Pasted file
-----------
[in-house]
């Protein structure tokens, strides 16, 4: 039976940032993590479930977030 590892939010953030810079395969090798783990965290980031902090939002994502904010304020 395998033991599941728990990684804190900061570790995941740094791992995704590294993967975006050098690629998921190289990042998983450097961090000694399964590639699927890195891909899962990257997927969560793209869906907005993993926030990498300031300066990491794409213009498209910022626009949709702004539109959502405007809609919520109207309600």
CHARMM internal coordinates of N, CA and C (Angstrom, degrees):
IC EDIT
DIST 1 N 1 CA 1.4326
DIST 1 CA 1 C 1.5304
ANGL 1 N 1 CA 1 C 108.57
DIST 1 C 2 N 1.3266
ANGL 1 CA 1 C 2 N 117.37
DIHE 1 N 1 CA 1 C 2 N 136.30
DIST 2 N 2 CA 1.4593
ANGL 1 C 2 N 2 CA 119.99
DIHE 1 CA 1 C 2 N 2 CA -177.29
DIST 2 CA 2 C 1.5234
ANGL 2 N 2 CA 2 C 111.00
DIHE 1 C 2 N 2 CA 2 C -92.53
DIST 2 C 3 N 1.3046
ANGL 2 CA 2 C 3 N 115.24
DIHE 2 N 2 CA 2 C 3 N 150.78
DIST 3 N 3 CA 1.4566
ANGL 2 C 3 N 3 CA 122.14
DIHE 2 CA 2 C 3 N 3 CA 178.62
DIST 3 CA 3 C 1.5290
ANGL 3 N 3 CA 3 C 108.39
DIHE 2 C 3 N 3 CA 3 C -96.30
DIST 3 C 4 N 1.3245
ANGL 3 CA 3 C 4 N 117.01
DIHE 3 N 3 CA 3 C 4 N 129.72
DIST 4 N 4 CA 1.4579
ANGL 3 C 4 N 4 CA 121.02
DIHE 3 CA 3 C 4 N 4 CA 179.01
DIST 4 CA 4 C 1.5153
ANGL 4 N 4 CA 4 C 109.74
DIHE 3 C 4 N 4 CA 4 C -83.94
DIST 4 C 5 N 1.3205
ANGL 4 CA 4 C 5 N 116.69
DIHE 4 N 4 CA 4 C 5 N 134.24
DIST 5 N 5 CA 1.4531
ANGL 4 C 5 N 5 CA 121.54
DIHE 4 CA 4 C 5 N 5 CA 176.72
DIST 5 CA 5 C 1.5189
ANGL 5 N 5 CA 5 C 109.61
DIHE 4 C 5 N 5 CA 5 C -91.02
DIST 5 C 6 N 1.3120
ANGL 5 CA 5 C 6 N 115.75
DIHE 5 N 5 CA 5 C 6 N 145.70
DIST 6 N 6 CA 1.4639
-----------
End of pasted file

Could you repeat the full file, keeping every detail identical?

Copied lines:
[in-house]
């Protein structure tokens, strides 16, 4: 039976940032993590479930977030 590892939010953030810079395969090798783990965290980031902090939002994502904010304020 395998033991599941728990990684804190900061570790995941740094791992995704590294993967975006050098690629998921190289990042998983450097961090000694399964590639699927890195891909899962990257997927969560793209869906907005993993926030990498300031300066990491794409213009498209910022626009949709702004539109959502405007809609919520109207309600």
CHARMM internal coordinates of N, CA and C (Angstrom, degrees):
IC EDIT
DIST 1 N 1 CA 1.4326
DIST 1 CA 1 C 1.5304
ANGL 1 N 1 CA 1 C 108.57
DIST 1 C 2 N 1.3266
ANGL 1 CA 1 C 2 N 117.37
DIHE 1 N 1 CA 1 C 2 N 136.30
DIST 2 N 2 CA 1.4593
ANGL 1 C 2 N 2 CA 119.99
DIHE 1 CA 1 C 2 N 2 CA -177.29
DIST 2 CA 2 C 1.5234
ANGL 2 N 2 CA 2 C 111.00
DIHE 1 C 2 N 2 CA 2 C -92.53
DIST 2 C 3 N 1.3046
ANGL 2 CA 2 C 3 N 115.24
DIHE 2 N 2 CA 2 C 3 N 150.78
DIST 3 N 3 CA 1.4566
ANGL 2 C 3 N 3 CA 122.14
DIHE 2 CA 2 C 3 N 3 CA 178.62
DIST 3 CA 3 C 1.5290
ANGL 3 N 3 CA 3 C 108.39
DIHE 2 C 3 N 3 CA 3 C -96.30
DIST 3 C 4 N 1.3245
ANGL 3 CA 3 C 4 N 117.01
DIHE 3 N 3 CA 3 C 4 N 129.72
DIST 4 N 4 CA 1.4579
ANGL 3 C 4 N 4 CA 121.02
DIHE 3 CA 3 C 4 N 4 CA 179.01
DIST 4 CA 4 C 1.5153
ANGL 4 N 4 CA 4 C 109.74
DIHE 3 C 4 N 4 CA 4 C -83.94
DIST 4 C 5 N 1.3205
ANGL 4 CA 4 C 5 N 116.69
DIHE 4 N 4 CA 4 C 5 N 134.24
DIST 5 N 5 CA 1.4531
ANGL 4 C 5 N 5 CA 121.54
DIHE 4 CA 4 C 5 N 5 CA 176.72
DIST 5 CA 5 C 1.5189
ANGL 5 N 5 CA 5 C 109.61
DIHE 4 C 5 N 5 CA 5 C -91.02
DIST 5 C 6 N 1.3120
ANGL 5 CA 5 C 6 N 115.75
DIHE 5 N 5 CA 5 C 6 N 145.70
DIST 6 N 6 CA 1.4639